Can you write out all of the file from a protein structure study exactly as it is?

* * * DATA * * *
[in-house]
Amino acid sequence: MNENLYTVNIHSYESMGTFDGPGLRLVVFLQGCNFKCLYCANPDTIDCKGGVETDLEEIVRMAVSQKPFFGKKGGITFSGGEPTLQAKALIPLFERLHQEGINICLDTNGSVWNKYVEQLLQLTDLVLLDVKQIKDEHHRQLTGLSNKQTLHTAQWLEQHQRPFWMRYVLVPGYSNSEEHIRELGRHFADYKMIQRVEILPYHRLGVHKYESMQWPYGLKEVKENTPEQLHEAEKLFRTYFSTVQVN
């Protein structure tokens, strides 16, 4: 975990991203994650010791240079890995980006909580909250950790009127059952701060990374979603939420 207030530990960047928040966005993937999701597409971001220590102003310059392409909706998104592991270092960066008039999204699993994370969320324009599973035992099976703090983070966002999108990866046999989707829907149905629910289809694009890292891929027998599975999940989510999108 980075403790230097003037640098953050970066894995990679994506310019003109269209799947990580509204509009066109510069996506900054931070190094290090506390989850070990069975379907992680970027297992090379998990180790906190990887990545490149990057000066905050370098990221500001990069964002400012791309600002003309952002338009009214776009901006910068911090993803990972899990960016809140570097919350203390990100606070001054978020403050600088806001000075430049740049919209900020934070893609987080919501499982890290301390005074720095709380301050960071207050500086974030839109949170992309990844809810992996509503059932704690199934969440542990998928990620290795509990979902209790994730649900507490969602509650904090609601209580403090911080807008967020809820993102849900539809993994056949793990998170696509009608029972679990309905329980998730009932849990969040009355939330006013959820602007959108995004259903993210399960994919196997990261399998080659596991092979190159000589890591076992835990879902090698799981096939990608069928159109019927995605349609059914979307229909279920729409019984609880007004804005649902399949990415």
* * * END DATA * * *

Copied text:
[in-house]
Amino acid sequence: MNENLYTVNIHSYESMGTFDGPGLRLVVFLQGCNFKCLYCANPDTIDCKGGVETDLEEIVRMAVSQKPFFGKKGGITFSGGEPTLQAKALIPLFERLHQEGINICLDTNGSVWNKYVEQLLQLTDLVLLDVKQIKDEHHRQLTGLSNKQTLHTAQWLEQHQRPFWMRYVLVPGYSNSEEHIRELGRHFADYKMIQRVEILPYHRLGVHKYESMQWPYGLKEVKENTPEQLHEAEKLFRTYFSTVQVN
């Protein structure tokens, strides 16, 4: 975990991203994650010791240079890995980006909580909250950790009127059952701060990374979603939420 207030530990960047928040966005993937999701597409971001220590102003310059392409909706998104592991270092960066008039999204699993994370969320324009599973035992099976703090983070966002999108990866046999989707829907149905629910289809694009890292891929027998599975999940989510999108 980075403790230097003037640098953050970066894995990679994506310019003109269209799947990580509204509009066109510069996506900054931070190094290090506390989850070990069975379907992680970027297992090379998990180790906190990887990545490149990057000066905050370098990221500001990069964002400012791309600002003309952002338009009214776009901006910068911090993803990972899990960016809140570097919350203390990100606070001054978020403050600088806001000075430049740049919209900020934070893609987080919501499982890290301390005074720095709380301050960071207050500086974030839109949170992309990844809810992996509503059932704690199934969440542990998928990620290795509990979902209790994730649900507490969602509650904090609601209580403090911080807008967020809820993102849900539809993994056949793990998170696509009608029972679990309905329980998730009932849990969040009355939330006013959820602007959108995004259903993210399960994919196997990261399998080659596991092979190159000589890591076992835990879902090698799981096939990608069928159109019927995605349609059914979307229909279920729409019984609880007004804005649902399949990415």